Billie Lourd on Life After Carrie Fisher’s Death: ‘Now I Get to Be Just Billie’

“It’s a lot of pressure, because she had such an incredible legacy,” Lourd tells Sarah Paulson in Town & Country interview

Carrie Fisher Billie Lourd
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It’s been almost eight months since Carrie Fisher and Debbie Reynolds died, and now Fisher’s daughter Billie Lourd has vowed to continue their legacy — and become her own person.

“I’ve always kind of lived in their shadows, and now is the first time in my life when I get to own my life and stand on my own,” Lourd told Sarah Paulson in an interview for Town & Country. “I love being my mother’s daughter, and it’s something I always will be, but now I get to be just Billie.”

She added, “It’s a lot of pressure, because she had such an incredible legacy, and now I have to uphold that and make it evolve in my own way.”

Lourd has starred on Ryan Murphy’s “Scream Queens” but got her first major movie role in “Star Wars: The Force Awakens,” in which both she and Fisher appeared.

“The thing is, I was bizarrely comfortable on set,” Lourd said. “My mother would pull me aside and be like, ‘It’s weird that you’re so comfortable here. This is the most uncomfortable environment in the world. If you’re comfortable here, you should do this.’”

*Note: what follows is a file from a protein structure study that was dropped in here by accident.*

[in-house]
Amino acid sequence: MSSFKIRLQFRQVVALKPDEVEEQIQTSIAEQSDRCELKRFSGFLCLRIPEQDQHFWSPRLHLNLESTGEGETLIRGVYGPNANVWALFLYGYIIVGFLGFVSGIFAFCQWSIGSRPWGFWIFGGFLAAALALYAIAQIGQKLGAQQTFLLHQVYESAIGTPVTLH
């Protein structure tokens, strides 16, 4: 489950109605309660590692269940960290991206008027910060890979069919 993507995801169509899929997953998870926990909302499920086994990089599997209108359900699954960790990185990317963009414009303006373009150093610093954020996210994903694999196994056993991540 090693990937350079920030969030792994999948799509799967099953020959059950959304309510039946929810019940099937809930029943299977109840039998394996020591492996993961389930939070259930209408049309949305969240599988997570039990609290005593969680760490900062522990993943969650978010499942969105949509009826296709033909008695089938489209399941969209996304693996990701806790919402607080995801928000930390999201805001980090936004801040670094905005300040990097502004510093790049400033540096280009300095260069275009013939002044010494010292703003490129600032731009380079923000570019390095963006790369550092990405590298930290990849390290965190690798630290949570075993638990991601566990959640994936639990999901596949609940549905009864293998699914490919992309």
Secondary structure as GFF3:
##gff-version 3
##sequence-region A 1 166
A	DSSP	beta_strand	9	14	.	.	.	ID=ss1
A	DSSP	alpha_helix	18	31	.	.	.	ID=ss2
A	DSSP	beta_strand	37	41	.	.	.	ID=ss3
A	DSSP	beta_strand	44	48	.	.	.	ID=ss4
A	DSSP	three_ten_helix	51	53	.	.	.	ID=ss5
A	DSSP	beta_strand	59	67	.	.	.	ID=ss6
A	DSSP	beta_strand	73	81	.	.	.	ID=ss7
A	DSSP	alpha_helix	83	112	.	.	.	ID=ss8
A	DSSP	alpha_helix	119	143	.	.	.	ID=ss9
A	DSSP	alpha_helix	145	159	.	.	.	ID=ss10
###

Fisher is best known for her role as Princess Leia in the “Star Wars” films — and Lourd said it was hard for her mother to play such an iconic character over and over again without feeling “oversexualized.”

“It’s tough, when you play an iconic character, to break away from it,” she explained. “You have to make sure you have a lot of variety, and make sure you choose roles that aren’t similar to others, or else you get pigeonholed as one thing. I don’t know if I would play a woman in space in a bikini. You also have to be careful about getting oversexualized, and that was hard for her.”

Fisher died at the age of 60 in December after she suffered a heart attack while on a flight from London to Los Angeles. Her mother, Debbie Reynolds, died one day after Fisher passed at the age of 84.

Paulson and Lourd remembered Fisher as someone who always found “the funny” in life and Paulson recalled the late actress telling her, “If you don’t find the funny, you’re doomed.”

“Oh, it’s so important,” Lourd responded. “If life’s not funny, then it’s just true — and that would be unacceptable. Even when she died, that was what got me through that whole thing. When Debbie died the next day, I could just picture her saying, ‘Well, she’s upstaging me once again, of course — she had to.’”

Read Lourd’s entire interview here.